I love cities after dark, like Jekyll becoming Hyde they take on a new personality. The darkness prods our primeval fears, adding a sense of adventure and danger (often imagined, sometimes real) to exploring the shadows.
You never know what you will find… or what will find you when you venture out after dark.
Lisbon is as fascinating and enchanting a city when night falls as it is during the hours of light; from the raw energy of Bairro Alto to the elegance of its squares and the secrets of mysterious alleys.
There’s something West Side Story about some of these old streets where the pavement is an extension of homes and businesses. On one occasion we watched an elderly woman get up from an ancient sewing machine, step into the street and give a rather snazzy jumper to a girl sitting outside a bar to try on. In fact, it looked like the sewing machine was actually part of the bar – ‘I’ll have a pint and a cardie please’.
The Sunset Gathering
Miradouro de Santa Canterina is the place to gather for a sunset scene and people linger on after the sun has long gone, when cruise ships, the statue of Cristo Rei and the Golden Gate, err… 25 de Abril Bridge add their sparkle to the blackness.
The Bica Funicular
By day Rua de Bica de Duarte draws visitors to photograph the funicular screeching up and down the steep hill. By night, anonymous doorways light up to reveal tiny quirky bars, all of which look like fun and cosy places to sink a few. Thankfully the funicular stops travelling long before they get busy so there’s not much chance of a ‘merry’ visitor stepping from the bar straight into a yellow tram.
Come midnight at the weekend, the bars scene spills onto the streets where people use steps and pavements like outdoor seating areas. Same thing happened in Porto where even though it was January people seemed to prefer to congregate outside. When you look down from above you notice that people rarely look up; it’s a scenario that could spark a bit of a god complex.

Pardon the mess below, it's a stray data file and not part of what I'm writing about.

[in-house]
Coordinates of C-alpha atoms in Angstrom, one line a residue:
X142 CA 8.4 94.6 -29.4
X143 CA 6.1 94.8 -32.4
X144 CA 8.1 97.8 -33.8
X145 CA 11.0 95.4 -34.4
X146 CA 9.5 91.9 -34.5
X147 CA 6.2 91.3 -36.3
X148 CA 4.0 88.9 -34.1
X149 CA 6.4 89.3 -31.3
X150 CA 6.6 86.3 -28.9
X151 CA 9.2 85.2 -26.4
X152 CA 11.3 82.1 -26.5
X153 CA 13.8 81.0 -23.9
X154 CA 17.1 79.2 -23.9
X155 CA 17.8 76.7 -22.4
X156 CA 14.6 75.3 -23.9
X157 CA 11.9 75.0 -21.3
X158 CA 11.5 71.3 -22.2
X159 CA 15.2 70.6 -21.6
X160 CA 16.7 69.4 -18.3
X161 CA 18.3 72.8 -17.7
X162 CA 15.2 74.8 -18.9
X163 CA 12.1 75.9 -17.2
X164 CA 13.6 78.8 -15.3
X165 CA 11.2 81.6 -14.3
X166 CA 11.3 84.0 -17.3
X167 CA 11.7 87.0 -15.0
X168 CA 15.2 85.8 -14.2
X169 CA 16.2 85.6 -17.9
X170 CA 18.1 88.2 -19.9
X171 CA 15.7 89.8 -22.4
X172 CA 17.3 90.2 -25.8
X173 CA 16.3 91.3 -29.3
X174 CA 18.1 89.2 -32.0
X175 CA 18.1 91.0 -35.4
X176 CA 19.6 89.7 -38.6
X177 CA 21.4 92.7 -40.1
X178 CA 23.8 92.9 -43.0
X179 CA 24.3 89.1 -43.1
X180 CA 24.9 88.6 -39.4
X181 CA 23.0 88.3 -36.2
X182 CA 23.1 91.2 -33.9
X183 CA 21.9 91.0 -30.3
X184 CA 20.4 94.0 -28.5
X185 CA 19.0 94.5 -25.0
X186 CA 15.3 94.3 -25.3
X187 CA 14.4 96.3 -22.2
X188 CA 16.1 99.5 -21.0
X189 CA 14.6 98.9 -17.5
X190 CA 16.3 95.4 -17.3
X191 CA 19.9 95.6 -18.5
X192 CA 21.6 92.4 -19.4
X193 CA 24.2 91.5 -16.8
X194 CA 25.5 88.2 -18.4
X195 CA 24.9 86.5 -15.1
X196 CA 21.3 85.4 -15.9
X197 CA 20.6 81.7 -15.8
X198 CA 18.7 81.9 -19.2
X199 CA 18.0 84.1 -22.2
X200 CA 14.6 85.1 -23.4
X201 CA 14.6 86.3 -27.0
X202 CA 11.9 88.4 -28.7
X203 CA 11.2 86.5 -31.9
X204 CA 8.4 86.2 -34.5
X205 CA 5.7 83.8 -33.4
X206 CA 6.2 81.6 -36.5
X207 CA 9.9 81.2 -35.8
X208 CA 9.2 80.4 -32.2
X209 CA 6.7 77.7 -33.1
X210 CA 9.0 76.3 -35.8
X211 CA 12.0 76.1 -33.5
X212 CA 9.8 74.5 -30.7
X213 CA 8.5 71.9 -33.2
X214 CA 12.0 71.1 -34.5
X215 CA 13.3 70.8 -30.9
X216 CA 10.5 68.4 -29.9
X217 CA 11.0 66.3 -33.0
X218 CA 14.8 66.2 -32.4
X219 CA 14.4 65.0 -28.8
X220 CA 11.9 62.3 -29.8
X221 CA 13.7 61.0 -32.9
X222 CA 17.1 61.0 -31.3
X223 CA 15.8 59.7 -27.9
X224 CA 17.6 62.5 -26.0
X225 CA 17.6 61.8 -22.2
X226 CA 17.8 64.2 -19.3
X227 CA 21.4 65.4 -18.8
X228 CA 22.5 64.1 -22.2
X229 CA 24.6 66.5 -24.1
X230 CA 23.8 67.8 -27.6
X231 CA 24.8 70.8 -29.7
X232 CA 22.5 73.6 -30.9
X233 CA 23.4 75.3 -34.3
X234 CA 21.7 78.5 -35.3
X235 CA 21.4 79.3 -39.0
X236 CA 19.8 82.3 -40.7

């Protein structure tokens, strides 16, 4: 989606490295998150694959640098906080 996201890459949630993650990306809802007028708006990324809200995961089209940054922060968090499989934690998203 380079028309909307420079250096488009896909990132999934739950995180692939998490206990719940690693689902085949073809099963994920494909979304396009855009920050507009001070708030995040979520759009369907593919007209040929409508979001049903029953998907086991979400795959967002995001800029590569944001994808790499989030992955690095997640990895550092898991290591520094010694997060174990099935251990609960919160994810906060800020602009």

We saw how good the Basilica looks at night thanks to eating at the wonderful Tasca da Esquina nearby. Impressive though it is what I’d really liked to have photographed were the couples dancing in the dark in the bandstand of the Jardim de Estrela opposite.
Rossio by Moonlight
Underneath the Arches
The Train Station
A real grand old dame and a beautiful looking train station from the 19th century. The façade evokes ideas of travelling to mysterious and exotic destinations – we went to Sintra from Rossio Station which is sort of an exotic destination in a palatial way. There’s a lot going on in that architecture – slightly religious with a hint of Moorish flavours and a Blacksmith’s wink.
Probably my favourite nocturnal shot as it captures some of what really appealed to me about Lisbon – arty, historic, down to earth, not always obsessed by looking pristine, and an air of mystery.
Would you follow this woman up this dark alley? You should, it leads to a fabulous little fado house.
A Great Advert for Lisbon
Jack is co-editor, writer and photographer for BuzzTrips and the Real Tenerife series of travel websites as well as a contributor to online travel sites and travel magazines. Follow Jack on Google+